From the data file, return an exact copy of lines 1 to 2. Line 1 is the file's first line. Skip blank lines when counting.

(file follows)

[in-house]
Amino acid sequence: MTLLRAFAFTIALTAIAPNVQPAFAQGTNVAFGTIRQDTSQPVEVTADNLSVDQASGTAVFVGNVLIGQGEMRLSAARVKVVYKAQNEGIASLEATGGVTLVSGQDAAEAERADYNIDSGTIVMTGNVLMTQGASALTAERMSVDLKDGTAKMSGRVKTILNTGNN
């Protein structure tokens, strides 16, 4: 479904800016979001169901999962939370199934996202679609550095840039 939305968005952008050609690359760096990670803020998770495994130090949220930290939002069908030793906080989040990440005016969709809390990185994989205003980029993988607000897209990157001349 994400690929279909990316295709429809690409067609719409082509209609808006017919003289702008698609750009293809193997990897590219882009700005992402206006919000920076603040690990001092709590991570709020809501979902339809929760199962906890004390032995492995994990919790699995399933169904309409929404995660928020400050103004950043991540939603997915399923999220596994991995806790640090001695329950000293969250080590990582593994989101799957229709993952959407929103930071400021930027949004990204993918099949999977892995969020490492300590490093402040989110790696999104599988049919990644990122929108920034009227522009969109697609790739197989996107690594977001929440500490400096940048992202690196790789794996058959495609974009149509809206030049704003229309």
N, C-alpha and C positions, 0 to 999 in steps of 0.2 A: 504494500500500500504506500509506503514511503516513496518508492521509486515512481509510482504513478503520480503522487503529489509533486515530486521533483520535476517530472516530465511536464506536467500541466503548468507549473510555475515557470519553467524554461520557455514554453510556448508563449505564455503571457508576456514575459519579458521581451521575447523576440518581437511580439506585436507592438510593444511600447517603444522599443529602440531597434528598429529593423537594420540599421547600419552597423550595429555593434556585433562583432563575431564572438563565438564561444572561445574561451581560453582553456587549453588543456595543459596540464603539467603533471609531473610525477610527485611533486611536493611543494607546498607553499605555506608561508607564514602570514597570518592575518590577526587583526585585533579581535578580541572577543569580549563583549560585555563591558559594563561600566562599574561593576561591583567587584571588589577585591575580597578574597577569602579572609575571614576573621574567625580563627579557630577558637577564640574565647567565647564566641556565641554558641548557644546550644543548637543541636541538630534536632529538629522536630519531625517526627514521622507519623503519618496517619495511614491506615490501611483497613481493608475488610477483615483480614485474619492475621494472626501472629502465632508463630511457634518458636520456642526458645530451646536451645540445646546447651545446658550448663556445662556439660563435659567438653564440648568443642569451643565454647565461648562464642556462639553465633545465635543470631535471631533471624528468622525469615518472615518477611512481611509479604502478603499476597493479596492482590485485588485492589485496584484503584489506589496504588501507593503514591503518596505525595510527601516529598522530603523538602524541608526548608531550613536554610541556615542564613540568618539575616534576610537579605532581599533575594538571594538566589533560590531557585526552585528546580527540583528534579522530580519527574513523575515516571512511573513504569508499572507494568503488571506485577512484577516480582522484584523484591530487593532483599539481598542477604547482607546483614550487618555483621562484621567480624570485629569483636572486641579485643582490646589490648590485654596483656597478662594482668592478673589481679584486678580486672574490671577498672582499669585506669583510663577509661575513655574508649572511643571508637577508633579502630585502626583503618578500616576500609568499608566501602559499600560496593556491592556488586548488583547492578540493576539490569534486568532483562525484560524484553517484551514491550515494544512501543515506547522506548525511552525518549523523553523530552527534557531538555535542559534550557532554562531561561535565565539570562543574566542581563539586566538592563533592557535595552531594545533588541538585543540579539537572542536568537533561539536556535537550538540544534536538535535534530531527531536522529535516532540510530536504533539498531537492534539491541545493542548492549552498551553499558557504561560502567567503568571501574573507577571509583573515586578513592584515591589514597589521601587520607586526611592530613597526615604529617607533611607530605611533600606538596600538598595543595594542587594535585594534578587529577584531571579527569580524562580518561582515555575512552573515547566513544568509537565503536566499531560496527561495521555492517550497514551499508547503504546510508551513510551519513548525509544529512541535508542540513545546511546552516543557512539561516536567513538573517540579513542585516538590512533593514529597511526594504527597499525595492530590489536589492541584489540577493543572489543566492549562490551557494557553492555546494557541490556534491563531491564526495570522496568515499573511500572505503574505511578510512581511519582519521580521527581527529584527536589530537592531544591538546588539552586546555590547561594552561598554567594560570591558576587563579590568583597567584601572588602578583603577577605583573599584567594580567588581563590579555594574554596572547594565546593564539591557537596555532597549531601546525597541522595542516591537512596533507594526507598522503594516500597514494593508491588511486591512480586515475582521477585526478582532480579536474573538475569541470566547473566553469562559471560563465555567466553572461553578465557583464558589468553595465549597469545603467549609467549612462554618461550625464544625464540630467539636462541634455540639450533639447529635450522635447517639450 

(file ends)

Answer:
[in-house]
Amino acid sequence: MTLLRAFAFTIALTAIAPNVQPAFAQGTNVAFGTIRQDTSQPVEVTADNLSVDQASGTAVFVGNVLIGQGEMRLSAARVKVVYKAQNEGIASLEATGGVTLVSGQDAAEAERADYNIDSGTIVMTGNVLMTQGASALTAERMSVDLKDGTAKMSGRVKTILNTGNN